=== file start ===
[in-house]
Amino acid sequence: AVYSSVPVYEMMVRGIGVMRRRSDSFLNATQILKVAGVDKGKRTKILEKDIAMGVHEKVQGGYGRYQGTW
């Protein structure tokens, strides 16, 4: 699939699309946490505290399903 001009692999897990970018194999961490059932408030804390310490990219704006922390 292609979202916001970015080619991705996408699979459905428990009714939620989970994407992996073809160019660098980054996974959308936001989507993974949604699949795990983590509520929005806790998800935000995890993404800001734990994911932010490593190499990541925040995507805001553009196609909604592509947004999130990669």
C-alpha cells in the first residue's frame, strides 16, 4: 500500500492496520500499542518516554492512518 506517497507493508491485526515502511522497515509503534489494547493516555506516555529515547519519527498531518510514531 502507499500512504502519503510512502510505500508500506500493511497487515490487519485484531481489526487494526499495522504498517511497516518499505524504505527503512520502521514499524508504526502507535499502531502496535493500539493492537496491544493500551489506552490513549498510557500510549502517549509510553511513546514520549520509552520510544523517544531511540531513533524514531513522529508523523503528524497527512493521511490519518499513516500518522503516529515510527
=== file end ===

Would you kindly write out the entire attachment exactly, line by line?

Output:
[in-house]
Amino acid sequence: AVYSSVPVYEMMVRGIGVMRRRSDSFLNATQILKVAGVDKGKRTKILEKDIAMGVHEKVQGGYGRYQGTW
């Protein structure tokens, strides 16, 4: 699939699309946490505290399903 001009692999897990970018194999961490059932408030804390310490990219704006922390 292609979202916001970015080619991705996408699979459905428990009714939620989970994407992996073809160019660098980054996974959308936001989507993974949604699949795990983590509520929005806790998800935000995890993404800001734990994911932010490593190499990541925040995507805001553009196609909604592509947004999130990669």
C-alpha cells in the first residue's frame, strides 16, 4: 500500500492496520500499542518516554492512518 506517497507493508491485526515502511522497515509503534489494547493516555506516555529515547519519527498531518510514531 502507499500512504502519503510512502510505500508500506500493511497487515490487519485484531481489526487494526499495522504498517511497516518499505524504505527503512520502521514499524508504526502507535499502531502496535493500539493492537496491544493500551489506552490513549498510557500510549502517549509510553511513546514520549520509552520510544523517544531511540531513533524514531513522529508523523503528524497527512493521511490519518499513516500518522503516529515510527